Allan and the Holy Flower
by
H. Rider Haggard

Part 7 out of 7



this attempt, they rushed back along the lane with the intention of
escaping at the north-gate. But before ever they reached the head of
the market-place the roaring, wind-swept flames, leaping from hut to
hut, had barred their path. They could not face that awful furnace.

Now they took another counsel and in a great confused body charged
down the market-place to break out at the south gate, and our turn
came. How we raked them as they sped across the open, an easy mark! I
know that I fired as fast as I could using two rifles, swearing the
while at Hans because he was not there to load for me. Stephen was
better off in this respect, for, looking round, to my astonishment I
saw Hope, who had left her mother on the other side of the hill, in
the act of capping his second gun. I should explain that during our
stay in Beza Town we had taught her how to use a rifle.

I called to him to send her away, but again she would not go, even
after a bullet had pierced her dress.

Still, all our shooting could not stop that rush of men, made
desperate by the fear of a fiery death. Leaving many stretched out
behind them, the first of the Arabs drew near to the south gate.

"My father," said Mavovo in my ear, "now the real fighting is going to
begin. The gate will soon be down. /We/ must be the gate."

I nodded, for if the Arabs once got through, there were enough of them
left to wipe us out five times over. Indeed, I do not suppose that up
to this time they had actually lost more than forty men. A few words
explained the situation to Stephen and Brother John, whom I told to
take his daughter to her mother and wait there with them. The Mazitu I
ordered to throw down their guns, for if they kept these I was sure
they would shoot some of us, and to accompany us, bringing their
spears only.

Then we rushed down the slope and took up our position in a little
open space in front of the gate, that now was tottering to its fall
beneath the blows and draggings of the Arabs. At this time the sight
was terrible and magnificent, for the flames had got hold of the two
half-circles of huts that embraced the market-place, and, fanned by
the blast, were rushing towards us like a thing alive. Above us swept
a great pall of smoke in which floated flakes of fire, so thick that
it hid the sky, though fortunately the wind did not suffer it to sink
and choke us. The sounds also were almost inconceivable, for to the
crackling roar of the conflagration as it devoured hut after hut, were
added the coarse, yelling voices of the half-bred Arabs, as in mingled
rage and terror they tore at the gateway or each other, and the
reports of the guns which many of them were still firing, half at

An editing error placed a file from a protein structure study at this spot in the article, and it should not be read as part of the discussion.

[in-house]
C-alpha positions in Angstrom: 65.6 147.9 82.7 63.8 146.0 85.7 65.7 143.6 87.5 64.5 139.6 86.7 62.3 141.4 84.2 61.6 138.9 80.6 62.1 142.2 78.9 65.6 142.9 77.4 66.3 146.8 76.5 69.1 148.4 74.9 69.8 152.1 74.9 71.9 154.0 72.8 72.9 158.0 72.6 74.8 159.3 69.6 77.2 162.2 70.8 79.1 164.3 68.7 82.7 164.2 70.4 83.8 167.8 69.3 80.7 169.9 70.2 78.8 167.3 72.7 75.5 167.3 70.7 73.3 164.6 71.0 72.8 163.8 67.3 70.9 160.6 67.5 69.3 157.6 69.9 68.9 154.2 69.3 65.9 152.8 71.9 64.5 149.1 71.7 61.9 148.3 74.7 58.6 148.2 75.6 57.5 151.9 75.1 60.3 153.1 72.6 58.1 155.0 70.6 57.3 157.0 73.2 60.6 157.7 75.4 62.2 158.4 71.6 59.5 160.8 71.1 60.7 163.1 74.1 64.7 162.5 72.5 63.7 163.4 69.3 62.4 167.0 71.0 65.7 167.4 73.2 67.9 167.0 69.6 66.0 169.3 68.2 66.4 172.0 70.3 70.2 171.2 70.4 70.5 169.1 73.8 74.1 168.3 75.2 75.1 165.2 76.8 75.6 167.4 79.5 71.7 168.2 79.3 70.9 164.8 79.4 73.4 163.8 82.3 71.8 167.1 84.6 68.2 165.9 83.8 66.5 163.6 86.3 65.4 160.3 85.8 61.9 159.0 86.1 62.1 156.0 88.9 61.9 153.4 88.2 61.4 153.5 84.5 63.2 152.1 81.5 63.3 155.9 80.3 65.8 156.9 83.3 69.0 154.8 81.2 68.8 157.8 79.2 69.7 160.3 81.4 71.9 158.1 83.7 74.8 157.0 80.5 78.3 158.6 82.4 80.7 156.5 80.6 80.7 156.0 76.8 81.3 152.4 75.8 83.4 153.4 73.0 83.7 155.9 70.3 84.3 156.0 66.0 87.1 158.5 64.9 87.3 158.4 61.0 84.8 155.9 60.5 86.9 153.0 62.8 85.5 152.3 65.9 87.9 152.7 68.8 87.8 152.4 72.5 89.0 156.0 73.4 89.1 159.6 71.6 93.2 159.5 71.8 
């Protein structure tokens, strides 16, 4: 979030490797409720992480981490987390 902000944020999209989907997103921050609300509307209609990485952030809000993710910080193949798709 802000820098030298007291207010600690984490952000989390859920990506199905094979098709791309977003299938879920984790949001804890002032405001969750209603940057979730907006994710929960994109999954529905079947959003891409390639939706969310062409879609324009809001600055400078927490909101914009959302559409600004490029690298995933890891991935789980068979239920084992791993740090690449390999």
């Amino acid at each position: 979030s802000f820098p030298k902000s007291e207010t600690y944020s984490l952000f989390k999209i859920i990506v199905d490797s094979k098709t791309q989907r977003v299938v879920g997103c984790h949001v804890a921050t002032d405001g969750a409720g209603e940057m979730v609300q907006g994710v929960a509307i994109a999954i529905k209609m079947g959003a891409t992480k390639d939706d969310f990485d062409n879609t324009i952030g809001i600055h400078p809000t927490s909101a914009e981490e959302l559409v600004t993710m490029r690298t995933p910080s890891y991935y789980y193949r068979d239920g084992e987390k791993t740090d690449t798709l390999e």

hazard.

We formed up before the gate, the Zulus with Stephen and myself in
front and the thirty picked Mazitu, commanded by no less a person than
Bausi, the king, behind. We had not long to wait, for presently down
the thing came and over it and the mound of earth and stones we had
built beyond, began to pour a mob of white-robed and turbaned men
whose mixed and tumultuous exit somehow reminded me of the pips and
pulp being squeezed out of a grenadilla fruit.

I gave the word, and we fired into that packed mass with terrible
effect. Really I think that each bullet must have brought down two or
three of them. Then, at a command from Mavovo, the Zulus threw down
their guns and charged with their broad spears. Stephen, who had got
hold of an assegai somehow, went with them, firing a Colt's revolver
as he ran, while at their backs came Bausi and his thirty tall Mazitu.

I will confess at once that I did not join in this terrific onslaught.
I felt that I had not weight enough for a scrimmage of the sort, also
that I should perhaps be better employed using my wits outside and
watching for a chance to be of service, like a half-back in a football
field, than in getting my brains knocked out in a general row. Or
mayhap my heart failed me and I was afraid. I dare say, for I have
never pretended to great courage. At any rate, I stopped outside and
shot whenever I got the chance, not without effect, filling a humble
but perhaps a useful part.

It was really magnificent, that fray. How those Zulus did go in. For
quite a long while they held the narrow gateway and the mound against
all the howling, thrusting mob, much as the Roman called Horatius and
his two friends held the entrance to some bridge or other long ago at
Rome against a great force of I forget whom. They shouted their Zulu
battle-cry of /Laba! Laba!/ that of their regiment, I suppose, for
most of them were men of about the same age, and stabbed and fought
and struggled and went down one by one.

Back the rest of them were swept; then, led by Mavovo, Stephen and
Bausi, charged again, reinforced with the thirty Mazitu. Now the